Healthcare News & Tech
October 16, 2019
It may still feel like summer where you live, but fall has arrived. Changing leaves, cooler weather and pumpkin-flavored treats are now upon us. So are changes in the healthcare industry, and we’ve compiled a list of some of them for you.
Though this country’s healthcare spending is approximately $3.3 trillion, it’s not the only nation whose healthcare system is experiencing noticeable price and inflation pressure. A new report states that the gross global medical trend price increase is expected to average 8 percent next year, an increase from 2019. Case in point: medical prices are forecasted to increase 15 percent in 2020, and the predicted medical cost trend rate for next year for the Asia-Pacific region is 8.7 percent.
According to the United States Census Bureau, the percentage of Americans without health insurance was 8.5 in 2018, for a total of about 27.5 million people. That’s up from 7.9 percent (25.6 million) the year prior and the biggest increase since the Affordable Care Act was enacted in 2010.
A set of voluntary guidelines developed and released by the Consumer Technology Association (CTA) in 2015 have been modified by the organization. The goal of the principles, which are designed to assist “companies in the health and wellness ecosystem,” is to “help mitigate risks that consumers may perceive with respect to their personal health information.” The new recommendations encompass the accumulation, utilization and sharing of data obtained from personal health and wellness devices, websites, smartphone and tablet apps and more.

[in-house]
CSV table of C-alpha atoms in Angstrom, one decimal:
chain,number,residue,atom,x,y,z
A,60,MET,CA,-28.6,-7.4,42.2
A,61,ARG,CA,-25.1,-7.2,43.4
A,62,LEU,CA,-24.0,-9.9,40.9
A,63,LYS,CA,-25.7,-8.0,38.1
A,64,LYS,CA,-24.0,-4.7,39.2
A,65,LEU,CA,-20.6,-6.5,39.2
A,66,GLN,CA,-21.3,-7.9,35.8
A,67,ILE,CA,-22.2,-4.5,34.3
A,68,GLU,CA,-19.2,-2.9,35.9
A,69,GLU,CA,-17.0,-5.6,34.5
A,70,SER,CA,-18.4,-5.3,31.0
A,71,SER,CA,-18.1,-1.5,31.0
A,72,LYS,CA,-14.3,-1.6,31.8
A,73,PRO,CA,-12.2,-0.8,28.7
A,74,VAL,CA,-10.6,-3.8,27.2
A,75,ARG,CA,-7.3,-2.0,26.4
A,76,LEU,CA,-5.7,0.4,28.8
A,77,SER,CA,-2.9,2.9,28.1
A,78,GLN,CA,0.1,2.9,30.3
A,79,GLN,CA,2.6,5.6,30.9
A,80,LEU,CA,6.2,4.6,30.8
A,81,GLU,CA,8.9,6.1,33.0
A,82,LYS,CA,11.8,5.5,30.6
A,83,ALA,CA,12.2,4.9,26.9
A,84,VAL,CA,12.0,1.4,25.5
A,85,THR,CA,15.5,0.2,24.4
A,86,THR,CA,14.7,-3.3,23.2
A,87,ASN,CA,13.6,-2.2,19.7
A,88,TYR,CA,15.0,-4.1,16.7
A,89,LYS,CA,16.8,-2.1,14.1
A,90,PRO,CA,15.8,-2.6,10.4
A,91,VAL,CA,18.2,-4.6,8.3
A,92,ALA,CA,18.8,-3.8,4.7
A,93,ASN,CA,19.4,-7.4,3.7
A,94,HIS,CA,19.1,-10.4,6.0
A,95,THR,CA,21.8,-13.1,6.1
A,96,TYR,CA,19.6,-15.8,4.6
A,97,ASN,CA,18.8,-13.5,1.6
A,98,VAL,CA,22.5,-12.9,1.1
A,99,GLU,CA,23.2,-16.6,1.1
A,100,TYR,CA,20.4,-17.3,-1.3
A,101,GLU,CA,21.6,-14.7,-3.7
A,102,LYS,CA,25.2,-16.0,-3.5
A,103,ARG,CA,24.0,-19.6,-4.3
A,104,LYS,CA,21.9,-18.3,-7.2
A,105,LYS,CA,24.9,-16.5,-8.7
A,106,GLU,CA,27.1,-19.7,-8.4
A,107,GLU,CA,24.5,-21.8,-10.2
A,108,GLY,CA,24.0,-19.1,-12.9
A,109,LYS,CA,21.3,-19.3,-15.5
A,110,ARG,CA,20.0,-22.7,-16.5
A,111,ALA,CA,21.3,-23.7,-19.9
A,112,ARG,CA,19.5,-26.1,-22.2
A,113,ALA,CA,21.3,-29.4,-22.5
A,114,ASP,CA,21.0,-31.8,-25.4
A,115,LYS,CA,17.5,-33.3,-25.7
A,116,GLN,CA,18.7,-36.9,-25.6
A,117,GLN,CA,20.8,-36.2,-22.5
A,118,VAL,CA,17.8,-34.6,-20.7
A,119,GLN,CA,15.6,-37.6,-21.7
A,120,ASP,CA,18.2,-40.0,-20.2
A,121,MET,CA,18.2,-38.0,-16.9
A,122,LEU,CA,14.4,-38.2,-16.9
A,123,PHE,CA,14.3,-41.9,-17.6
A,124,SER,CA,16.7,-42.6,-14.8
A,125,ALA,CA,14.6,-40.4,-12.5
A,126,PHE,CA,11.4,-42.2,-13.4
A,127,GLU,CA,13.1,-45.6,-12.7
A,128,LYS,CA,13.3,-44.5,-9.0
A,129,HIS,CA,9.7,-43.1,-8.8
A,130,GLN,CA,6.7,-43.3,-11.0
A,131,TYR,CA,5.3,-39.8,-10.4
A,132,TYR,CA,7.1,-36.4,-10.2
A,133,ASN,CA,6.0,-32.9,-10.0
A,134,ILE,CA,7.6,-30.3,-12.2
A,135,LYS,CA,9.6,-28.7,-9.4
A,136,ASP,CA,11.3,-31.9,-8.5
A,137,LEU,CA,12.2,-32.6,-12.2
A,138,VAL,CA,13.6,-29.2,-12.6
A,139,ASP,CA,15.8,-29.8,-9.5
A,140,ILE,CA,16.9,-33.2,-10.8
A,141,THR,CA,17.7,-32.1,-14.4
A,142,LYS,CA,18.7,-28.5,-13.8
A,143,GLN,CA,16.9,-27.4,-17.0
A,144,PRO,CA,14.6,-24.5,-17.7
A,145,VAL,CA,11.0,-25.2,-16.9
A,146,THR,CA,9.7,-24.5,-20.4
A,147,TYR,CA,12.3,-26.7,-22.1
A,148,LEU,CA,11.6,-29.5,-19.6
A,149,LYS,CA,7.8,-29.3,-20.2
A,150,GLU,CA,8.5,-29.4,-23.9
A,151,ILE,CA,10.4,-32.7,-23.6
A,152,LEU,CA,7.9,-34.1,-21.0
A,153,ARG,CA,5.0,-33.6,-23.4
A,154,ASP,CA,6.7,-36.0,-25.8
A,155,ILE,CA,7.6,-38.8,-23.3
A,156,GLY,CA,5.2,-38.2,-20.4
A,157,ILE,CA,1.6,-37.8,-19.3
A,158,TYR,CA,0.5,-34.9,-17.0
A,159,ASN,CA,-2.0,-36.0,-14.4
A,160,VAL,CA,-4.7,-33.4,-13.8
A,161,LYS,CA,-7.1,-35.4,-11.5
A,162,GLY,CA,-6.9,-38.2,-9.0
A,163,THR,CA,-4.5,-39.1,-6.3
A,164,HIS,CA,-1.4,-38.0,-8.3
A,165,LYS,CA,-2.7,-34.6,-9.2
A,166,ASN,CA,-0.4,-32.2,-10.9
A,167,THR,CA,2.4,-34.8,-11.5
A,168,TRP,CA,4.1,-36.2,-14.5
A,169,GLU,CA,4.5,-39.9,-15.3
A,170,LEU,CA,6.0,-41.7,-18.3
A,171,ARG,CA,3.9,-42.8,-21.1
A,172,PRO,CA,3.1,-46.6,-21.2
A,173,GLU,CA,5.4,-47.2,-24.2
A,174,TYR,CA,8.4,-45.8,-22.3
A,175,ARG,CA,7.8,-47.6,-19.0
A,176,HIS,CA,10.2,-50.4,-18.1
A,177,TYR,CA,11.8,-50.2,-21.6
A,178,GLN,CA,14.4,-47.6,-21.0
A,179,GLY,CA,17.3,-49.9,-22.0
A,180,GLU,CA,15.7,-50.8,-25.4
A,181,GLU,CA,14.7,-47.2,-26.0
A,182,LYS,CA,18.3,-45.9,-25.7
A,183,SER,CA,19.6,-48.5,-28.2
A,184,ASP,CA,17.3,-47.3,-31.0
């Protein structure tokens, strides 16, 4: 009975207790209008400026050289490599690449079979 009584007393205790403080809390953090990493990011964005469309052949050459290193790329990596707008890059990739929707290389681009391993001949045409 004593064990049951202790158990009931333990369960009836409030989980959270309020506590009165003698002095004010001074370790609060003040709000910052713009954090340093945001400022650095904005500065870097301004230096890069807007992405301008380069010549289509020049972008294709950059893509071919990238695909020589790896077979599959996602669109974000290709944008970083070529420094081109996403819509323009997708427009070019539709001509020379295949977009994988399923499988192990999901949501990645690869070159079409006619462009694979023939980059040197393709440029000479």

The idea of “Medicare for All” continues to be a hot-button issue in politics, especially as multiple Democratic presidential candidates are offering it as a solution to address the high healthcare costs in the United States. ProPublica defines this single-payer system as one in which “a government entity reimburses doctors and hospitals at a set rate.” This type of system is used in some other countries, including Israel, Canada, Australia, France and South Korea. Critics of Medicare for All argue that it requires too much of a restructuring of the United States healthcare system.
NPJ Digital Medicine recently published a report in which its authors argue that the healthcare industry has too many systems firmly in place to achieve the fullest benefits artificial intelligence has to offer. Among the article’s key points are that “AI innovations by themselves do not re-engineer the incentives that support existing ways of working” and “most healthcare organizations lack the data infrastructure required to collect the data needed to optimally train algorithms.”
Cyberattacks are increasing and making small hospitals especially vulnerable. That’s according to a recent Moody’s Investors Service report titled “Hospitals & Health Service Providers – US: Cyberattacks Pose Growing Operational And Financial Risks For Hospitals.” The report notes that many small hospitals don’t have enough resources to implement strong risk management strategies. It also cites three ways hospitals will be affected by cyberattacks and threats, including threats that jeopardize patient safety and result in harm or death, EHR disruption and increased sharing of health data.
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